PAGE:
“It is not happy people who are thankful; it is thankful people who are happy.” – Anonymous
However you celebrated or did not celebrate Thanksgiving, I hope you all had a wonderful Holiday, or just a nice Thursday. It was my second Thanksgiving out of the country; last year I cooked a huge meal (Greek style), but this year I said screw it. Even though I missed out on the classic meal – and I really did miss my stuffing, macaroni and cheese and corn soufflé – I still was able to Skype my family and most importantly, spend extra time in gratitude. That’s what the whole holiday is for, right? Giving thanks.
Unfortunately, for many Thanksgiving has turned into a holiday for getting good discounts and fighting other people for them. We call it Black Friday, which seems to start earlier each year. It’s the kick-off for the greatest consumer holiday of the year, Christmas. It’s not just in the states, either; other countries around Europe and who knows where else have also adopted Black Friday. I was shocked to see Black Friday sale signs around Greece.
My younger brother shared some interesting numbers and facts about Black Friday. (He has a really informative and useful Instragram: things_ive_learned_today.) The stats are from 2011, so I can only imagine how the numbers have grown in the past five years…
226 million people shopped on Black Friday while only 122 million people voted in the 2008 presidential elections. $52 billion was spent in the US on Black Friday weekend while 117 countries around the world have a lower GDP (gross domestic product) than that amount. The combined GDP of Nicaragua, Jamaica, Afghanistan and Iceland is less than the amount spent on Black Friday weekend. Lastly, most shocking of all, the money spent on Black Friday weekend would also feed all the hungry children in the world for 2 years. (Read that sentence again… This is the world we live in.)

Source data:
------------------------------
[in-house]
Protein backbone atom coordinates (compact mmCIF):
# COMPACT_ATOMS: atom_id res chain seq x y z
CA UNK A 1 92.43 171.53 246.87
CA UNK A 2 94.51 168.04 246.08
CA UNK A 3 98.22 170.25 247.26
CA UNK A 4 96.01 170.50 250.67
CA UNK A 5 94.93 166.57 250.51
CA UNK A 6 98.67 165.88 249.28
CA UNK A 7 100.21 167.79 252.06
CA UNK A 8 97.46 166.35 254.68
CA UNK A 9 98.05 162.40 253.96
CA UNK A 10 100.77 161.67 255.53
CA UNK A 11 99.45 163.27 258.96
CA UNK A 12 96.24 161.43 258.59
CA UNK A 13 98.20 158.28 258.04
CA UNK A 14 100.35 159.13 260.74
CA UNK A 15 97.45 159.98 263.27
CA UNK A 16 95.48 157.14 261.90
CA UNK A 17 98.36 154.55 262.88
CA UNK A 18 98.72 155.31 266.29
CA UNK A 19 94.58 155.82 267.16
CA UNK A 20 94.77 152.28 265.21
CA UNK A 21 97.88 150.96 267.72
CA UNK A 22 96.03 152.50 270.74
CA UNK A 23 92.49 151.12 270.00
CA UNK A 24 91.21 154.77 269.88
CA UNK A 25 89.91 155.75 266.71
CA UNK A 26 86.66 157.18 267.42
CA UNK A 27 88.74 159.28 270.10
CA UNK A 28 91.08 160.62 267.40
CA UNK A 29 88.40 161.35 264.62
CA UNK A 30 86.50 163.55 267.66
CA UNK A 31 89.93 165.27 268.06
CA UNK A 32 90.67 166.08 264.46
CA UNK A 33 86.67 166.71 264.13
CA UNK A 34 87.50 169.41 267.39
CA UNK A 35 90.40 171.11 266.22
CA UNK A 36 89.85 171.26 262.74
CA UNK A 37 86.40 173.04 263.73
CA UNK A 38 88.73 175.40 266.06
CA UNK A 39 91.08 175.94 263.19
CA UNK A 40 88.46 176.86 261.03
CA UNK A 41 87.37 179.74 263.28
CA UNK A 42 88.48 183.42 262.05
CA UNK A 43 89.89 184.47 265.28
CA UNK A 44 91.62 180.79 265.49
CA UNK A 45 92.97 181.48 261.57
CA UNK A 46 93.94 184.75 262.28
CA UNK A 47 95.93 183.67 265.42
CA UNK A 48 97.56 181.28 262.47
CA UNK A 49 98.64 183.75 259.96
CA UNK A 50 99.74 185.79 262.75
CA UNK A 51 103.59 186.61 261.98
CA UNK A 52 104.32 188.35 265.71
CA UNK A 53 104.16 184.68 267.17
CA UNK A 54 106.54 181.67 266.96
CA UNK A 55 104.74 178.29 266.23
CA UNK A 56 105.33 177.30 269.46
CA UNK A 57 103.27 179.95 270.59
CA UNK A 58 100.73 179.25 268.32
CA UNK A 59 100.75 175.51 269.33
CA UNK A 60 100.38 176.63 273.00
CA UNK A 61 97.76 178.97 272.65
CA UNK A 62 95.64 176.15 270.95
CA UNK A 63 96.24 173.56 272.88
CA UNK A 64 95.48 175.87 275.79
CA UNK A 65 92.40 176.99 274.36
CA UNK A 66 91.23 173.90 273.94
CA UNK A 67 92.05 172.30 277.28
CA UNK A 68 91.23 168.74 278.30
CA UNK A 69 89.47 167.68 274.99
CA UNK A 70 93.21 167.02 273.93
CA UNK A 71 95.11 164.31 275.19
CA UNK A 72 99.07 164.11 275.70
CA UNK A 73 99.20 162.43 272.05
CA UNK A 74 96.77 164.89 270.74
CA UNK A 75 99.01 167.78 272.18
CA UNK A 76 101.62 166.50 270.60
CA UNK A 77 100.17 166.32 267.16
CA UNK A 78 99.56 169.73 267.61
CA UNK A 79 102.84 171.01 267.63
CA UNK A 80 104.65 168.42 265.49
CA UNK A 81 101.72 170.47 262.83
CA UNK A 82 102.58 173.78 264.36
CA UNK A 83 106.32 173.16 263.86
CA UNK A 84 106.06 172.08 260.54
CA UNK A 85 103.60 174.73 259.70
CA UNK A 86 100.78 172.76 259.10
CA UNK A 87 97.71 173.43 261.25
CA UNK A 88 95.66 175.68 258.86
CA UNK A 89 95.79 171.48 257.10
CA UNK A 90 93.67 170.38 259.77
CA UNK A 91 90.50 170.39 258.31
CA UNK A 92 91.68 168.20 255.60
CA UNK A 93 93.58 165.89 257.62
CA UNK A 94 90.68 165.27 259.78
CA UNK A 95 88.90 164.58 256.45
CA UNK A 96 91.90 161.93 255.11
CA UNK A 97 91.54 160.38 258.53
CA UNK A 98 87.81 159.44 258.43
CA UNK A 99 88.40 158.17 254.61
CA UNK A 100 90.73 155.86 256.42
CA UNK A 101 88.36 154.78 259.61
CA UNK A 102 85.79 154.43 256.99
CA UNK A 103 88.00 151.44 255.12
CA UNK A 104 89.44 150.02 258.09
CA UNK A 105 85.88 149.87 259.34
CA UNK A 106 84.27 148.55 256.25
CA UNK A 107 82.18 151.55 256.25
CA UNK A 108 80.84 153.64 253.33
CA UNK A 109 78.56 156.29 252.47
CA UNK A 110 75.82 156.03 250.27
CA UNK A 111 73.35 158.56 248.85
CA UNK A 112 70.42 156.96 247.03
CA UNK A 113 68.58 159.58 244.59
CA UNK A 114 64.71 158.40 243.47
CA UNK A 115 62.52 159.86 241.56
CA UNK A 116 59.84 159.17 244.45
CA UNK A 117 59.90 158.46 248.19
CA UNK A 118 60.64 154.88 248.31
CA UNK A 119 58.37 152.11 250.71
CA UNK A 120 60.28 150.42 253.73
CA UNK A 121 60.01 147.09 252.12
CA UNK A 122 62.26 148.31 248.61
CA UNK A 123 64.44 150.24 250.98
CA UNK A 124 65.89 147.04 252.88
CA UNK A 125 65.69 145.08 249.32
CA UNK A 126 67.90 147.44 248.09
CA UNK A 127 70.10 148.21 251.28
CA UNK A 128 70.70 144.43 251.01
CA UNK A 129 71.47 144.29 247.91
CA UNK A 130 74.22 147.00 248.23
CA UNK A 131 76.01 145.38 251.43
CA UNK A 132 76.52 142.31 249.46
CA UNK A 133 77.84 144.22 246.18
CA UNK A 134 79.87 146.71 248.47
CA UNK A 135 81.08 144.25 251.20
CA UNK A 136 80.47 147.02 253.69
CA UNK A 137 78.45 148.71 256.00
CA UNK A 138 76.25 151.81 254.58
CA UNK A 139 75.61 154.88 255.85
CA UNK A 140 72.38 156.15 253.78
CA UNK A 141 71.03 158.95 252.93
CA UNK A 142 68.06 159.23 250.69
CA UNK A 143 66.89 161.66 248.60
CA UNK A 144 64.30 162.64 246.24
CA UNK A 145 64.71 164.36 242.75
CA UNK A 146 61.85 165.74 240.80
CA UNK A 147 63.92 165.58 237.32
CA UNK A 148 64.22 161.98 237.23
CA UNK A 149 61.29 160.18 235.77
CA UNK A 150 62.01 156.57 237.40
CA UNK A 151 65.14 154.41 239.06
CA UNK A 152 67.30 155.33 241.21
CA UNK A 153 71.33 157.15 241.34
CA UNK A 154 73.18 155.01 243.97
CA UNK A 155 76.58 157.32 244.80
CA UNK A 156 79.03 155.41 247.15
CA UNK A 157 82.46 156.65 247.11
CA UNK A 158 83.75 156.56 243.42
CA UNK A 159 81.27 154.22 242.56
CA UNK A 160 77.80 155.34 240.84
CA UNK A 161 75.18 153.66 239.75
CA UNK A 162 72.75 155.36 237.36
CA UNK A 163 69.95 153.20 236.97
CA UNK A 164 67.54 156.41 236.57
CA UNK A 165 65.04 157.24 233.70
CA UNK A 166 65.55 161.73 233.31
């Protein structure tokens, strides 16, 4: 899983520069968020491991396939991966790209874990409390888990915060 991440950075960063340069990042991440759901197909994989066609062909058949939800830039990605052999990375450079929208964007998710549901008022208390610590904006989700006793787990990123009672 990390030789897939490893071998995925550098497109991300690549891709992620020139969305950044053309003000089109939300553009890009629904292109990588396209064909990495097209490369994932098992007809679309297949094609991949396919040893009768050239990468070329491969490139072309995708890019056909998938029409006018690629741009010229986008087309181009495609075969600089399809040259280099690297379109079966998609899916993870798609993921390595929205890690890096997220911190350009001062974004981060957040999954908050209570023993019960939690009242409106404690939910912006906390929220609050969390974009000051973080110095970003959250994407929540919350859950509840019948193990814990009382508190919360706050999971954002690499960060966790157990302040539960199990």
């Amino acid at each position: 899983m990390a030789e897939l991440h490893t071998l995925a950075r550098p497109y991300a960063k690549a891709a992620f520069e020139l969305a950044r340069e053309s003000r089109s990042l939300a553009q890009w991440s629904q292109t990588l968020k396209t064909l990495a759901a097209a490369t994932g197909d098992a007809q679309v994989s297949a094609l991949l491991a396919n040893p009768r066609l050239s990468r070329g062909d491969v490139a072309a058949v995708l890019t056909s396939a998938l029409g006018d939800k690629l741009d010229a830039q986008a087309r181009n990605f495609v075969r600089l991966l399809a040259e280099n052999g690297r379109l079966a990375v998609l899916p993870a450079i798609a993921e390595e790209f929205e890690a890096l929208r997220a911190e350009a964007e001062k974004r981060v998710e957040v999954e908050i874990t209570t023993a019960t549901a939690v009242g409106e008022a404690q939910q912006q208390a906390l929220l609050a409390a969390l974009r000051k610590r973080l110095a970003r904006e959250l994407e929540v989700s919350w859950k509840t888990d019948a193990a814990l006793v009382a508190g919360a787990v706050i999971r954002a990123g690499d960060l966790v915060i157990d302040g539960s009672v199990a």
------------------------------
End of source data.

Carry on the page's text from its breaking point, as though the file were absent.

The name Black Friday is fitting. There is no light in the darkness, no good in evil. Of course I’m not saying that if you shopped on Black Friday you are evil or that having and spending money is evil. I believe there is a karmic flow of money and that you have to give some to get some. My point is that our priorities can get all sorts mixed up, especially around the holiday season and even more so if we let the media, consciously or subconsciously, guide our decisions.
The holiday season is a time of giving love, not spending money. Sure, buying a gift for someone is one way to give, and if it’s done in a loving way and, more importantly and obviously, a sane, safe and respectful-to-others way, then it can be really thoughtful. But, you can also give in many other ways. You have a heart, a brain and two hands (maybe). Use them.
What are you thankful for today? Do you have a daily gratitude practice? What does it look like? A gratitude practice is simple and can be done in so many ways. I like to write down or verbalize 3 things I am grateful when I wake up in the morning and before I go to bed at night as well taking a moment in gratitude before I eat. I encourage you to find a way of giving thanks that works for you and makes you feel full of gratitude and joy. It’s a simple but powerful practice – if you don’t feel grateful for what you already have, what makes you think you will be happy with more? Not that happiness even comes from the things we have; it comes from within.
I’m grateful for all of you (even if that’s just you, mom!) who take the time out of your busy lives or Facebook scrolling to read my blog. I love writing and sharing with you and being able to connect with you is an even greater joy. Please feel free to share your gratitude practice or anything else that’s on your heart or mind in the reply box below. If you need any extra support in your life from a Holistic Health Coach, e-mail me at firstname.lastname@example.org.
Sending you love + support on your journey,